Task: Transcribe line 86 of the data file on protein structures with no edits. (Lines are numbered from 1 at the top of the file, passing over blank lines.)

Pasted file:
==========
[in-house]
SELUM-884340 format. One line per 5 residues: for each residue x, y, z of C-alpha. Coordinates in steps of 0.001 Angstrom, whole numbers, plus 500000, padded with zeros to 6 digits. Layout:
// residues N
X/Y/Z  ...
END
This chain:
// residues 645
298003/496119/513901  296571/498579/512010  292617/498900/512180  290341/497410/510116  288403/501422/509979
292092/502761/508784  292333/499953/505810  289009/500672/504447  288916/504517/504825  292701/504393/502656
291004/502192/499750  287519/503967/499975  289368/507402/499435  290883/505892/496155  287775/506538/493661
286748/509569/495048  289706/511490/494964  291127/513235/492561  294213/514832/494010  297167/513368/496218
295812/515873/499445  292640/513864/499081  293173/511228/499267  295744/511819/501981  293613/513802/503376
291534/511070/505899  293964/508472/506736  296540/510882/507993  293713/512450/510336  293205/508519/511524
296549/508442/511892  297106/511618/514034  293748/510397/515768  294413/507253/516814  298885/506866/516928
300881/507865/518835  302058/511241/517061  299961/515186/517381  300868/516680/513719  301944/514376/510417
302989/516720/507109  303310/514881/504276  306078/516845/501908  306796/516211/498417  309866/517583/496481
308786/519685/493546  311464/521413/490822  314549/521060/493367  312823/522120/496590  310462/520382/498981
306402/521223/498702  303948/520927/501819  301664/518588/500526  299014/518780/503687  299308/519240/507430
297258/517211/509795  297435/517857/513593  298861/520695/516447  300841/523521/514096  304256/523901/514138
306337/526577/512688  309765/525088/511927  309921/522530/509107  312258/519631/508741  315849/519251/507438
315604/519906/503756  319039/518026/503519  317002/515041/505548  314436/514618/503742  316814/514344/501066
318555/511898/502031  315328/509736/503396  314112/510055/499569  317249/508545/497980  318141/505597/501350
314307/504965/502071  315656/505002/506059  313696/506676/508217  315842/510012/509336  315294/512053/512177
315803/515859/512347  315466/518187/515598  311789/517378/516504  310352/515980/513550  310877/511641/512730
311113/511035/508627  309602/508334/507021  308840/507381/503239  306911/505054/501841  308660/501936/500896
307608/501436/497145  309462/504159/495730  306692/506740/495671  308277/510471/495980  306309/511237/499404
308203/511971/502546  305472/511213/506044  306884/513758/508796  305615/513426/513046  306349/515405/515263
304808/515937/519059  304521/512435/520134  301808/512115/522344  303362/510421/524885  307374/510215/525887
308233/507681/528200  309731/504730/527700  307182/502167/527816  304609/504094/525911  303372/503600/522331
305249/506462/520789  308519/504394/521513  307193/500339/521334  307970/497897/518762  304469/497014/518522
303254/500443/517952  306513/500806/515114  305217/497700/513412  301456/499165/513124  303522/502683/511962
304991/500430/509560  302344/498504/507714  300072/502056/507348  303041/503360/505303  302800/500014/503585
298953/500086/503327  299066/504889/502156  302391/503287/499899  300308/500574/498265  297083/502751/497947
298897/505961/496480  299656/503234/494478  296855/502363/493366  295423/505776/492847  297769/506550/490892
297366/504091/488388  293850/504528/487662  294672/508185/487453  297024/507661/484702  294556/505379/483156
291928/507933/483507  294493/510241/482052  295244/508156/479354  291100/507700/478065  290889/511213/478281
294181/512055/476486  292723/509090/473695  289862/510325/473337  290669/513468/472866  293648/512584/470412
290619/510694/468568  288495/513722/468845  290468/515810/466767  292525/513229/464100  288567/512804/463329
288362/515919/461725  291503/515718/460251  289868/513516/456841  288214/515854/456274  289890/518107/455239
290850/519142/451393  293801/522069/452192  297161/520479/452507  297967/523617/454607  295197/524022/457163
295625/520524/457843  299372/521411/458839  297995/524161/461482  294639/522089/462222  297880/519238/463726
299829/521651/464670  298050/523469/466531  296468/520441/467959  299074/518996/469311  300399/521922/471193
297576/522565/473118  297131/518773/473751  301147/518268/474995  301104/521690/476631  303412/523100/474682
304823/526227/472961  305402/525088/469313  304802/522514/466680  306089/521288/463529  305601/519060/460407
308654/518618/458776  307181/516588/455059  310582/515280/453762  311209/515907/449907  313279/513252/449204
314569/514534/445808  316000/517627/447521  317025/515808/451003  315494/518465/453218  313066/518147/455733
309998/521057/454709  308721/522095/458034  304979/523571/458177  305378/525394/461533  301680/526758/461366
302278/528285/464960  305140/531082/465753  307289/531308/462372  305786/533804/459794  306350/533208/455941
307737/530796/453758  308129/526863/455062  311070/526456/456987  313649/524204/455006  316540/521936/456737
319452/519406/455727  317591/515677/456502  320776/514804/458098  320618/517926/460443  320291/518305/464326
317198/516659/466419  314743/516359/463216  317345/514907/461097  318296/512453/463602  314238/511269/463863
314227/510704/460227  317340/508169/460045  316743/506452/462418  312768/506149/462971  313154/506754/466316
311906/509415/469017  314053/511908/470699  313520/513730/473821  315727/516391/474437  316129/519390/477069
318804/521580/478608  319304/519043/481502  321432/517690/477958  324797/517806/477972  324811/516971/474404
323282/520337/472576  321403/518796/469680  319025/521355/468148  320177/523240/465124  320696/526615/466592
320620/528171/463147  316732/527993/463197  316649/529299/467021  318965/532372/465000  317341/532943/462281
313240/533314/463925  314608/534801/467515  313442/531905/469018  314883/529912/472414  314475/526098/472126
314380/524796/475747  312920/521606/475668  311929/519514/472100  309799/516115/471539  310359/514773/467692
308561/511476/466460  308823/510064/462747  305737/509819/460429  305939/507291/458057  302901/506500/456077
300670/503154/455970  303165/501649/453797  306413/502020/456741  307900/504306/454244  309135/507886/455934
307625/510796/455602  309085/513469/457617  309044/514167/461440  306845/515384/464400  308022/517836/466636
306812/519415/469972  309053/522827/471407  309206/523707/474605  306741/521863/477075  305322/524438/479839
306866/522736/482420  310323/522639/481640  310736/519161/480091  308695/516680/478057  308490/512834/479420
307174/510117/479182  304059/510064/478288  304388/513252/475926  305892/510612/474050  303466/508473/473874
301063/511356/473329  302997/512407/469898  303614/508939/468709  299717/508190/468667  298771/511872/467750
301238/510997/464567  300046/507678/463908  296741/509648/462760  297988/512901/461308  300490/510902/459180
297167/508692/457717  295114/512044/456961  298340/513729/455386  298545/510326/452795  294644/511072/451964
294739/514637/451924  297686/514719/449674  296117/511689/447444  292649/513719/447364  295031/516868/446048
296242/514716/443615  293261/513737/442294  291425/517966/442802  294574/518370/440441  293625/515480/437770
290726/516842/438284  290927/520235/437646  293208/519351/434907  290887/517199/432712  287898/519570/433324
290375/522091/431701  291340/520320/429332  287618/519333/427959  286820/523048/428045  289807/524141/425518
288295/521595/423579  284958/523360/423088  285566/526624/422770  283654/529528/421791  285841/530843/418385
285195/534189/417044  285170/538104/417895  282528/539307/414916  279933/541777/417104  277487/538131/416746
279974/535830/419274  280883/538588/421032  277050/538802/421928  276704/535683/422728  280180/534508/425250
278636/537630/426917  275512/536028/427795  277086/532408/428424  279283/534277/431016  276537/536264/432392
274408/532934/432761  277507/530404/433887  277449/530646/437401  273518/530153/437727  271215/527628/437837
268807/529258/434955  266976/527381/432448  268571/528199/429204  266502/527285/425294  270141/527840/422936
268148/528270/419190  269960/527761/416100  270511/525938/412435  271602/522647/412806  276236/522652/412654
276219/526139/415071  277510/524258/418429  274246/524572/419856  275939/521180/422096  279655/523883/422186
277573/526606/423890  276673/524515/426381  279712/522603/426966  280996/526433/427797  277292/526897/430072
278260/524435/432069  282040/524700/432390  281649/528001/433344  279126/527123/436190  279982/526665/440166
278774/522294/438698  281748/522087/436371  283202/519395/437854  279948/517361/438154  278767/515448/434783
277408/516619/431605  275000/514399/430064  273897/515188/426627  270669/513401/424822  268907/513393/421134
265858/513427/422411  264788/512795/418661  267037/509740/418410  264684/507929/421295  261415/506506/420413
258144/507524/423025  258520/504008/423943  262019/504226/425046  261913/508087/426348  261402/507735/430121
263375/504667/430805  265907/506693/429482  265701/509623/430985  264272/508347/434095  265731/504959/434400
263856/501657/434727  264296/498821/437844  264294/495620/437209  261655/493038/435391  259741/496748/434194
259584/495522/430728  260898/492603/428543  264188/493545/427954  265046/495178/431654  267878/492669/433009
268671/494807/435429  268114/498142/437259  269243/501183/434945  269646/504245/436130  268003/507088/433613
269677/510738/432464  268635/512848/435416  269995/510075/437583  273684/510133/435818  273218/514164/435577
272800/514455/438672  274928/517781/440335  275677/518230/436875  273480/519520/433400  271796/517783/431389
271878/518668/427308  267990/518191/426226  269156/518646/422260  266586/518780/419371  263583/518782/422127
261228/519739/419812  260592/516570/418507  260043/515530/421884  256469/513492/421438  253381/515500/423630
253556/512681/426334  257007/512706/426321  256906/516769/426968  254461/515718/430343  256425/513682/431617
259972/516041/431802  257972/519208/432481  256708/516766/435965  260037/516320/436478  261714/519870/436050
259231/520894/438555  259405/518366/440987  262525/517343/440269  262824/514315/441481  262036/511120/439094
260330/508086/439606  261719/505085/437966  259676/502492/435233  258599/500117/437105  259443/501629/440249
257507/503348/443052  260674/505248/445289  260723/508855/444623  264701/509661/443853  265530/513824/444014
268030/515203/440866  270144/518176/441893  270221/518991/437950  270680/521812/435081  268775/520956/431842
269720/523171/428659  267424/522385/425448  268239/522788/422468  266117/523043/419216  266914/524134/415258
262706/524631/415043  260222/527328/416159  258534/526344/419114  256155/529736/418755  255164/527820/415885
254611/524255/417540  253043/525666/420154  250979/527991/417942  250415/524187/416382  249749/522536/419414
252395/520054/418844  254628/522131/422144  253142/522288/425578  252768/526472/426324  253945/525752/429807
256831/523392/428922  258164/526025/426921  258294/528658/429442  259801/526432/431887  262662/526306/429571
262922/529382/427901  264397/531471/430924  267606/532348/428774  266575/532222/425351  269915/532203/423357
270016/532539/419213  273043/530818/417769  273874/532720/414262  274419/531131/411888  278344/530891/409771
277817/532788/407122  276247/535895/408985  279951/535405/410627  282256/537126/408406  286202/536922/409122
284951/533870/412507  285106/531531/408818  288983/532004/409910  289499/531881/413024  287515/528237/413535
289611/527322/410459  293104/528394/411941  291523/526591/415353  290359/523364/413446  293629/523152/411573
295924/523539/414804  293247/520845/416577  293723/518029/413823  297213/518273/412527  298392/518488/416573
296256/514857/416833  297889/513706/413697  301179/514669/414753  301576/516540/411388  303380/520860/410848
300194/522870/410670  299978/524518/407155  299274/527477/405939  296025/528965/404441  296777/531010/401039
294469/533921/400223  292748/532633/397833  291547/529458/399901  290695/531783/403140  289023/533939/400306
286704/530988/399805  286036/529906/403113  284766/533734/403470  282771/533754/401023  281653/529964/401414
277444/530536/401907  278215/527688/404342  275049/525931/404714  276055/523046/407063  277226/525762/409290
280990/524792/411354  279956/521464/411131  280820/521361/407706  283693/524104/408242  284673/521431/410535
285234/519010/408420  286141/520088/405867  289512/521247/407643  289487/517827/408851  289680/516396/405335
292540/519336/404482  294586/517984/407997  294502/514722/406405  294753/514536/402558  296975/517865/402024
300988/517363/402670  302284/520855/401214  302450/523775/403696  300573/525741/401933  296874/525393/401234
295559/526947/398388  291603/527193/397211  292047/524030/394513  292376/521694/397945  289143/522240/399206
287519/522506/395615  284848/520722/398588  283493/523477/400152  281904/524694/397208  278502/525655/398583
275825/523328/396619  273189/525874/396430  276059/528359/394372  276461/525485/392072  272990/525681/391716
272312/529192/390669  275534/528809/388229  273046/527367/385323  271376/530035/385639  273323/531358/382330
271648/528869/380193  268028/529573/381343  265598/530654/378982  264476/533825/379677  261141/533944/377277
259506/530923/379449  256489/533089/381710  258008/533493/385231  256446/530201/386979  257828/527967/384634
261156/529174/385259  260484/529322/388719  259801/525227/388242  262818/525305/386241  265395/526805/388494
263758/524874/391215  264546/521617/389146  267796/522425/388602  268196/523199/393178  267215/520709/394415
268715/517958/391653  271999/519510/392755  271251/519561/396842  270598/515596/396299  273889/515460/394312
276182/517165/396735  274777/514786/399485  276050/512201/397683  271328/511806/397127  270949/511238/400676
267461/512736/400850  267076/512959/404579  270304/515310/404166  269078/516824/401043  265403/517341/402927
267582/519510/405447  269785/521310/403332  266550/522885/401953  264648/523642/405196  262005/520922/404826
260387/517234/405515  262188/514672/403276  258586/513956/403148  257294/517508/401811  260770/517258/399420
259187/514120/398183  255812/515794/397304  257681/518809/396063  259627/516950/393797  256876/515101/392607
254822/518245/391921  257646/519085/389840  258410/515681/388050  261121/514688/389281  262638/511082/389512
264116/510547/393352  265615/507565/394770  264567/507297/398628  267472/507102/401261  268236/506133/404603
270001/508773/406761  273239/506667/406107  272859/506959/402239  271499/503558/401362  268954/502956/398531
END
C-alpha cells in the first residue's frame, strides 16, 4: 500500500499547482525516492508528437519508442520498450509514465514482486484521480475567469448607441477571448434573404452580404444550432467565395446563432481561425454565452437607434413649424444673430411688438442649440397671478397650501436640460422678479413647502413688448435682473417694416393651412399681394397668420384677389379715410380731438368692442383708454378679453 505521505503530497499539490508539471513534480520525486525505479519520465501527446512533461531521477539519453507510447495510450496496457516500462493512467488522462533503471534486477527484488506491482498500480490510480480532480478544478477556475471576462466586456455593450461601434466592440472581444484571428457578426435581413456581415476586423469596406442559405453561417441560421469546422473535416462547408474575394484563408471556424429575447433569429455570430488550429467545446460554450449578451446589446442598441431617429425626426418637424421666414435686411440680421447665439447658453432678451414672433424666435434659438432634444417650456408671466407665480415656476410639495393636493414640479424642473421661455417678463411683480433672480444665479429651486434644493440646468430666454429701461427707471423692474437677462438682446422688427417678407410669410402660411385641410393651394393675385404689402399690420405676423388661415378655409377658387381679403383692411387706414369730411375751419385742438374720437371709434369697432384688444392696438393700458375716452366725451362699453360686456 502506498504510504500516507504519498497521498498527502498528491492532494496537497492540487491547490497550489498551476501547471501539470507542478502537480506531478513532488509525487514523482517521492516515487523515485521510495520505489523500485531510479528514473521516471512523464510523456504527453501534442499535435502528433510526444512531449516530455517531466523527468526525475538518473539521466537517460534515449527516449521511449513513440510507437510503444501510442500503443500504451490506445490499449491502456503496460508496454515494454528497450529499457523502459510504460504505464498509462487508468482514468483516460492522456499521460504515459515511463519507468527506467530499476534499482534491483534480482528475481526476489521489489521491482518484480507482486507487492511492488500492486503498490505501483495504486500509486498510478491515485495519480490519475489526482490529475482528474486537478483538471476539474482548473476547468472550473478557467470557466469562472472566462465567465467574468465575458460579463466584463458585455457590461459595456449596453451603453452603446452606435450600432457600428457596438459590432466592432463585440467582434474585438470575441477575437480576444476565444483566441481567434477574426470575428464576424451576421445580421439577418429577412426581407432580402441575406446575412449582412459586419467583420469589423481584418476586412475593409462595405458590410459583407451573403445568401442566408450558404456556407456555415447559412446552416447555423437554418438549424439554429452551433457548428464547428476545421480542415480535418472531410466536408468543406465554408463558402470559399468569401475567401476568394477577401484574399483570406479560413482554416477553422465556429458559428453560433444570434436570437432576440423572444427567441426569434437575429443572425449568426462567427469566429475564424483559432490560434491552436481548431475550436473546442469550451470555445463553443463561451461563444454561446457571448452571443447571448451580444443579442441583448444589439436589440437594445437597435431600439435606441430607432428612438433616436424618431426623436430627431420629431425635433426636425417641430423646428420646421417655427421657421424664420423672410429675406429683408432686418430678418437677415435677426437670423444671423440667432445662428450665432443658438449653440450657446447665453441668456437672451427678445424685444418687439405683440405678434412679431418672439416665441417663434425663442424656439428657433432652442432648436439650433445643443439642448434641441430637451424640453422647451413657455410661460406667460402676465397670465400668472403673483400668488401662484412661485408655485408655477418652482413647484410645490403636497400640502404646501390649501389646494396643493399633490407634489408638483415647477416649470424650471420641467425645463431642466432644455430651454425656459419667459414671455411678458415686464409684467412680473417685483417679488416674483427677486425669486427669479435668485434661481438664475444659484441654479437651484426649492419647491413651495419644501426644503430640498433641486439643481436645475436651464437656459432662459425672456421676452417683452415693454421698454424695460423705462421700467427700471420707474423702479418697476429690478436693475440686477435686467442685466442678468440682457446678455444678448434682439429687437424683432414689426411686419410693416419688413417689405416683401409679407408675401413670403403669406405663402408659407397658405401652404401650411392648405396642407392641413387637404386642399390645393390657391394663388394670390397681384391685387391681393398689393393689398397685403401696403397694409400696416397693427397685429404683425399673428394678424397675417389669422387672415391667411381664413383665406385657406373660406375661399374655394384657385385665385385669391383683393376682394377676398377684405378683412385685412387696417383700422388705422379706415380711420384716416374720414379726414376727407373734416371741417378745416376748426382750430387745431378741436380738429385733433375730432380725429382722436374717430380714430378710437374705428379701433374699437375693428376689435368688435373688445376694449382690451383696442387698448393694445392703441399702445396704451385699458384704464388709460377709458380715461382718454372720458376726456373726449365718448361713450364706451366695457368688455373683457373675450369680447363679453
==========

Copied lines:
263375/504667/430805  265907/506693/429482  265701/509623/430985  264272/508347/434095  265731/504959/434400